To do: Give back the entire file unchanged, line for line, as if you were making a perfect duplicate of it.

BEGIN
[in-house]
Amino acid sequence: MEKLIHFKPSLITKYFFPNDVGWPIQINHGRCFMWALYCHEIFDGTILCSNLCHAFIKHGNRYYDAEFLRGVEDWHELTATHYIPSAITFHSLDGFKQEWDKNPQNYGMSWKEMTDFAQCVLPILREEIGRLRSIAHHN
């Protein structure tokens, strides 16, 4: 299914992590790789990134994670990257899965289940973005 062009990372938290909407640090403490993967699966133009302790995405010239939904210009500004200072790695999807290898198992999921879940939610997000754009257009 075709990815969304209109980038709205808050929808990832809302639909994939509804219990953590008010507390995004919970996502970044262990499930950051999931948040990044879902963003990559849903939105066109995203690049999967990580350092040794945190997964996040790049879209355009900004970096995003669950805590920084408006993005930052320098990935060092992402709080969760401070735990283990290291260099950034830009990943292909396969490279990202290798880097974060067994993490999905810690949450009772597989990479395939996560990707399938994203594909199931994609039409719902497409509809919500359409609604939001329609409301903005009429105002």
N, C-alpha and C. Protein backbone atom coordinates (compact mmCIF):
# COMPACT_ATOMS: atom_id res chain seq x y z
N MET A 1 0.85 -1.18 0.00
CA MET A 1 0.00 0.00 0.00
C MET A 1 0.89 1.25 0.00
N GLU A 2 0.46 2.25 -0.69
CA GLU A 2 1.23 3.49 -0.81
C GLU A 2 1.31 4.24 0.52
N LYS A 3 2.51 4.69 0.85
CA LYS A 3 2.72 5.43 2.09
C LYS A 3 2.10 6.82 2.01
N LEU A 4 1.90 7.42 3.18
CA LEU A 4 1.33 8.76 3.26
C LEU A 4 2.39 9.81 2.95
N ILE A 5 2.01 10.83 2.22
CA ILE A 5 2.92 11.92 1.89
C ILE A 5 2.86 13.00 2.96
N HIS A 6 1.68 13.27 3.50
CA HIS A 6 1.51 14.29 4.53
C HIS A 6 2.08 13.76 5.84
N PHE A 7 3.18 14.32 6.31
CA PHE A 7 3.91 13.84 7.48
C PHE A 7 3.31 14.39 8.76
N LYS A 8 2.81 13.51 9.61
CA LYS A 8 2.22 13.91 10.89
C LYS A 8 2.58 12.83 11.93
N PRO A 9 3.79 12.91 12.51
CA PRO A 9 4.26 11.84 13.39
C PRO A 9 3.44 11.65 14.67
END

[in-house]
Amino acid sequence: MEKLIHFKPSLITKYFFPNDVGWPIQINHGRCFMWALYCHEIFDGTILCSNLCHAFIKHGNRYYDAEFLRGVEDWHELTATHYIPSAITFHSLDGFKQEWDKNPQNYGMSWKEMTDFAQCVLPILREEIGRLRSIAHHN
């Protein structure tokens, strides 16, 4: 299914992590790789990134994670990257899965289940973005 062009990372938290909407640090403490993967699966133009302790995405010239939904210009500004200072790695999807290898198992999921879940939610997000754009257009 075709990815969304209109980038709205808050929808990832809302639909994939509804219990953590008010507390995004919970996502970044262990499930950051999931948040990044879902963003990559849903939105066109995203690049999967990580350092040794945190997964996040790049879209355009900004970096995003669950805590920084408006993005930052320098990935060092992402709080969760401070735990283990290291260099950034830009990943292909396969490279990202290798880097974060067994993490999905810690949450009772597989990479395939996560990707399938994203594909199931994609039409719902497409509809919500359409609604939001329609409301903005009429105002």
N, C-alpha and C. Protein backbone atom coordinates (compact mmCIF):
# COMPACT_ATOMS: atom_id res chain seq x y z
N MET A 1 0.85 -1.18 0.00
CA MET A 1 0.00 0.00 0.00
C MET A 1 0.89 1.25 0.00
N GLU A 2 0.46 2.25 -0.69
CA GLU A 2 1.23 3.49 -0.81
C GLU A 2 1.31 4.24 0.52
N LYS A 3 2.51 4.69 0.85
CA LYS A 3 2.72 5.43 2.09
C LYS A 3 2.10 6.82 2.01
N LEU A 4 1.90 7.42 3.18
CA LEU A 4 1.33 8.76 3.26
C LEU A 4 2.39 9.81 2.95
N ILE A 5 2.01 10.83 2.22
CA ILE A 5 2.92 11.92 1.89
C ILE A 5 2.86 13.00 2.96
N HIS A 6 1.68 13.27 3.50
CA HIS A 6 1.51 14.29 4.53
C HIS A 6 2.08 13.76 5.84
N PHE A 7 3.18 14.32 6.31
CA PHE A 7 3.91 13.84 7.48
C PHE A 7 3.31 14.39 8.76
N LYS A 8 2.81 13.51 9.61
CA LYS A 8 2.22 13.91 10.89
C LYS A 8 2.58 12.83 11.93
N PRO A 9 3.79 12.91 12.51
CA PRO A 9 4.26 11.84 13.39
C PRO A 9 3.44 11.65 14.67